Memories in Alzheimer’s: Gone or Not Accessible?
“Will my mother forget who I am?” I receive this question, or variations of it, daily in my work with Alzheimer’s patients. It is a hard question to answer. Some memories do become “erased” when nerve cells die. Other memories become hard to reach. Memories are like a washed-out road. I can see the road, and my destination, on the other side of the gaping, giant hole. I may see a detour. Awesome, I can get to my destination, but the detour may take hours and add miles to the trip.
In a healthy brain, pieces of a memory are stored in different places in the brain. Let’s say I am enjoying a family dinner with my kids. I am making memories of this fun family dinner. The visual pieces are stored in the back of my brain, the conversation is stored in the temple area, and the delicious smells go into their special compartment. The overall emotions of love and happiness thread this memory pieces together, like beads or pearls on a string. Several weeks later, I smell roasted chicken while walking through the deli section of the grocery store and BAM! The aroma is identical to the roasted chicken I made. The recall of that aroma “tugs” on the aroma already stored in my brain and associated with the happy family dinner, and the whole memory “string” gets pulled out so that I can enjoy this happy memory.
If I develop dementia, a piece of the memory string may be cut off. The pieces of the memory are there, I just cannot get to them. When I try to recall the happy family dinner, I may only be able to get to one small piece of the memory: I remember my son being there, but not my daughter. Should I share this altered memory with my adult children and omit Sara, she may think that I have “forgotten” her. Nope. My memory of her is still in my brain, but the road getting me to my memory of Sara has been washed out.
Getting Around the “Washed Out” Road
Family members often try to “help” the person with dementia by telling them, reasoning with them, or even arguing with them about the correctness of a memory. If Sara were to argue with me and tell me she was present at the family dinner, this will only get me very upset. I would not forget my own daughter!! How silly! But I don’t realize that my memory road is disconnected. That my memory string has been cut. Well-meaning family members and friends who try to convince the person with dementia about a specific memory are basically trying to get to the other side of the damaged road by driving into the hole. Nobody wins, nothing gets accomplished, and someone gets (emotionally) hurt.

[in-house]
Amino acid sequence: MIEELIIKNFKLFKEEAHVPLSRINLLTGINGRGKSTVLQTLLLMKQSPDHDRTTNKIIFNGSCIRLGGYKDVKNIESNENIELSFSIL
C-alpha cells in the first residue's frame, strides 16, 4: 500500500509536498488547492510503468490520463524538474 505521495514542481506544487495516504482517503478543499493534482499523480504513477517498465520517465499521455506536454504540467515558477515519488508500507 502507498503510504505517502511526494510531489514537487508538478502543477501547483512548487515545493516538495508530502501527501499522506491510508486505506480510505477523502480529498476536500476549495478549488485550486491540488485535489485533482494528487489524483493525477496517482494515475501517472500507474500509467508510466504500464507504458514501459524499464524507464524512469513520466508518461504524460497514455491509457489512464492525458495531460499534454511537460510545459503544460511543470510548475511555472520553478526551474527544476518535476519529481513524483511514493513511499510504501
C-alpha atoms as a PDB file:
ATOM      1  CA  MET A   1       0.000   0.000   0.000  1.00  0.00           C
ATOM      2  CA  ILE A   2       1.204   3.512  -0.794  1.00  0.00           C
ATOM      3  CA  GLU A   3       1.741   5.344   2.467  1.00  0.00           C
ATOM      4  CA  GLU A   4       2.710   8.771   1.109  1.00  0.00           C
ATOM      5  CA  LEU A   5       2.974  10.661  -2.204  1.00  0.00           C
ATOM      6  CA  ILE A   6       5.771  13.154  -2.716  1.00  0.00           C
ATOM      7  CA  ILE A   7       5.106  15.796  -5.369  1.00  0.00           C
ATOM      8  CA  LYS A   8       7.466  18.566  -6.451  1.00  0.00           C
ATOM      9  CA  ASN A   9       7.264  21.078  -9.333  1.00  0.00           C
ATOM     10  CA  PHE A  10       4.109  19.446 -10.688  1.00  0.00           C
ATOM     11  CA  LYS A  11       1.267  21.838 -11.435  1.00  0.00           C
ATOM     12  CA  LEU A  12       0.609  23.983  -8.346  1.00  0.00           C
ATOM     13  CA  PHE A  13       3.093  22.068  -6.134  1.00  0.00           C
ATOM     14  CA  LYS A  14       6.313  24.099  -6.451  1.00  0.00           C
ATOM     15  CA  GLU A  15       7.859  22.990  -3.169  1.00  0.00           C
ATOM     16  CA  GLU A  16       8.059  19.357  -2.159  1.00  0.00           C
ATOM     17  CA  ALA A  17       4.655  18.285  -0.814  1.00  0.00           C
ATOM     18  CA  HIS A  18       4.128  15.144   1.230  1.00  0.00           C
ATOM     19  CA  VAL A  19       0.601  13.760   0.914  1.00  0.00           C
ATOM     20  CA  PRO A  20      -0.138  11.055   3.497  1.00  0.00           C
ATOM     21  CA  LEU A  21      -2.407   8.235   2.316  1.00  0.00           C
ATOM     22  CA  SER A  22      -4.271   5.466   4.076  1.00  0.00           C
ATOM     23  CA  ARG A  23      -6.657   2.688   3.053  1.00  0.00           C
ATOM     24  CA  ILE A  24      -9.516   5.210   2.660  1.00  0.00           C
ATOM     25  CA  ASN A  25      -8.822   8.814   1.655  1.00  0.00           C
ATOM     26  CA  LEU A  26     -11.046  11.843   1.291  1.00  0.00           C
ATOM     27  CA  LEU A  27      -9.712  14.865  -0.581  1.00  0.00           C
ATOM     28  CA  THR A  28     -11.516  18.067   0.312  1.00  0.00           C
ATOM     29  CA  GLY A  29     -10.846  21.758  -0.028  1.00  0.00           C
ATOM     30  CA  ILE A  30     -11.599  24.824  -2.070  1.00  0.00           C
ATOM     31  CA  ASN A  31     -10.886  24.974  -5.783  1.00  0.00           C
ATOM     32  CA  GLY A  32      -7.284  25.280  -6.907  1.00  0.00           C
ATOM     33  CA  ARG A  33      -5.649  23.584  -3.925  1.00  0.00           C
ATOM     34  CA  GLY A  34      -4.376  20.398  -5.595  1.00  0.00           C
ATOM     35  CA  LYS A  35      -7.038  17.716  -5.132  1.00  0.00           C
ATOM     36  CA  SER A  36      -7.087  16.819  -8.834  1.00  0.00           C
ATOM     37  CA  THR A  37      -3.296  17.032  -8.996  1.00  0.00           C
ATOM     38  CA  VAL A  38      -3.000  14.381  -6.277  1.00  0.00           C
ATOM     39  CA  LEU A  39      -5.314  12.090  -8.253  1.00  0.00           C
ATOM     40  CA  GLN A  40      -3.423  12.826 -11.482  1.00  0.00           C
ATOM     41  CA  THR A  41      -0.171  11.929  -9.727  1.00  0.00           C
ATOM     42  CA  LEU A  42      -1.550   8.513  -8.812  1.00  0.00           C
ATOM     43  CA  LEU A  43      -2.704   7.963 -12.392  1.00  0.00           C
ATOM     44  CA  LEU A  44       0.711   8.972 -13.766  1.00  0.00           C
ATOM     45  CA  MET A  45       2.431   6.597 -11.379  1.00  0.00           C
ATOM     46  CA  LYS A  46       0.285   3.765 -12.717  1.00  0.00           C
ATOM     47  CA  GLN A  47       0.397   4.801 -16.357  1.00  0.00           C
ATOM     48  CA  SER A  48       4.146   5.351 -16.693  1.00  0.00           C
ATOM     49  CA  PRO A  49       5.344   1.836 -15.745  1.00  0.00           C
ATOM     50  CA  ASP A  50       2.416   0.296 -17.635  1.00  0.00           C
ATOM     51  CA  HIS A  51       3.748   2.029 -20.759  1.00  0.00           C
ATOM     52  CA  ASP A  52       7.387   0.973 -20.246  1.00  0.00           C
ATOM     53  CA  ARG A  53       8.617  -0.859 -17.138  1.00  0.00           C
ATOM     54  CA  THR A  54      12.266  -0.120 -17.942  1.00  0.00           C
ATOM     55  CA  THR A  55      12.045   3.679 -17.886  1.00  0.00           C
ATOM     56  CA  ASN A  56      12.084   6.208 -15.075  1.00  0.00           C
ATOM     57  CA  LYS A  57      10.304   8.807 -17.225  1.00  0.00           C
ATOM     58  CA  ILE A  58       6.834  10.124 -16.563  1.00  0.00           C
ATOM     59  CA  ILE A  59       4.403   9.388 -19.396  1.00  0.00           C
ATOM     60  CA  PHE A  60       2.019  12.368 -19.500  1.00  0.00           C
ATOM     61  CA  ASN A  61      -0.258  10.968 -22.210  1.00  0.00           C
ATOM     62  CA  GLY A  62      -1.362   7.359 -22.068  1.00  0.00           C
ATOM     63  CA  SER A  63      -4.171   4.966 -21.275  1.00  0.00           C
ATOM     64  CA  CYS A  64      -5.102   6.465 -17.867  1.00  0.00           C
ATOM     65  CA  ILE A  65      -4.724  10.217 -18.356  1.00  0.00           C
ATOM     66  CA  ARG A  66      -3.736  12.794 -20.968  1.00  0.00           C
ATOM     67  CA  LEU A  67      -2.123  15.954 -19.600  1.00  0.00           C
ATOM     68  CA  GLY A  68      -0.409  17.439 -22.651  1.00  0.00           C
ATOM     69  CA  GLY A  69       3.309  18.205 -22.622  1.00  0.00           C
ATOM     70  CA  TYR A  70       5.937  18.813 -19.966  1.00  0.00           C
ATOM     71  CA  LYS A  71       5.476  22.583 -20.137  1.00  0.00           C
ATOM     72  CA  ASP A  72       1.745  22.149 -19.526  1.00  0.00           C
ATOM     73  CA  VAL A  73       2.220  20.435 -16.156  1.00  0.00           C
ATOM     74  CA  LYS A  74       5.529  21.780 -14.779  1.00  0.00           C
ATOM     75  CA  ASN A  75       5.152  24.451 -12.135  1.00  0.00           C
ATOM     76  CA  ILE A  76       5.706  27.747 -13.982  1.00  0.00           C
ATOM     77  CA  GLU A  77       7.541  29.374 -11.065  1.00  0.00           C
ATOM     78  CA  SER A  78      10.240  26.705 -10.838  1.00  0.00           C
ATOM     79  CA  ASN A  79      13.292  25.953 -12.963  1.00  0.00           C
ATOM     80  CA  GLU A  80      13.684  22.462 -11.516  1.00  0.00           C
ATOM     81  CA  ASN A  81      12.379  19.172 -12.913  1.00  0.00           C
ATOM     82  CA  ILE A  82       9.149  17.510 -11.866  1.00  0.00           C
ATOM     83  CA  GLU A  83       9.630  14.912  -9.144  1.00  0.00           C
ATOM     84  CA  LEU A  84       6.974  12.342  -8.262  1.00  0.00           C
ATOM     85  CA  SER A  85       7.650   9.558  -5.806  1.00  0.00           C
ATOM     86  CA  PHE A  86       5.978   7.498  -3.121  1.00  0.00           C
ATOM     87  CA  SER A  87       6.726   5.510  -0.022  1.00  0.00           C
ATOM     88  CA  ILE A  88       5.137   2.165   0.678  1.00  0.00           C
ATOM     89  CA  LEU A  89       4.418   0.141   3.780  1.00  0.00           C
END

This is where the detour comes in. Using the same scenario, my son decides to reminisce with me. Mark shares that he remembers a song on the radio that was playing while we were eating dinner. He hums a few bars of the song. That song tugs a different memory, and as I follow the string, I wind up getting to the cut-off memories of that memorable dinner. Suddenly, I recall that Sara was singing along with the song as she and Mark cleaned up. Mark helped me to find a detour and get to another memory.
More Connections Equal More Detour Routes
What helps us to recall memories? Connections. Another way to think of connections is layers. One flimsy plastic grocery bag will rip if I put a 10-lb bag of sugar in it. But if I use 3, 4, or even 5 plastic bags, all layered one inside the other, I can easily carry a 10-lb bag of sugar to the car without the bags ripping apart. The more nerve connections that are involved with the making of a memory, the more detour options I have to get to these important memories if I have a cluster of dead nerve cells (or neurons) in parts of my brain.
When I lived in central Pennsylvania, I had one option to get to work: Route 322. There were other routes but they did not intersect, or connect with, route 322 for miles. A major truck accident would result in being stuck on route 322 for hours, something that occurred with annoying frequency during winter snow storms. In contrast, when I lived in Philadelphia, I had several alternate choices because of the busy grid of roads, highways, and interstates. Some of the detours took longer and were less convenient and direct, but I had options to arrive at my destination in spite of accidents or closed sections of highway.
Physical exercise, sufficient sleep, healthy eating, minimal alcohol consumption, and mentally-stimulating activities promote plentiful nerve connections. This is something we can all do now to help support our brain health and memories as we age. These same things can help maintain the connections already present in the brain of a person with dementia.
“Will my mother forget who I am?” I hope not. There may be times when she is not sure who you are, because of the road block between memories of you. Help her find the detour through favorite sounds and scents, pictures and foods. There will be times when she gets around the road block; cherish those moments. For times when the road remains impassable, know that she wants to get to other side but is happy to be with someone who loves her. Even if she is not quite sure who that person is, today.
Want more information? I provide monthly webinars and individual coaching for caregivers who would like to learn more about dementia, and how to successfully deal with frustrating or scary behaviors. Click here!
Categories: Alzheimer's Disease
Dr. Rita Jablonski
Rita Jablonski, PhD, CRNP, FAAN, FGSA is a nurse practitioner, researcher, tenured professor, and former family caregiver. Her research and practice involve all aspects of dementia management; she is best known for non-drug strategies to address dementia-related behaviors.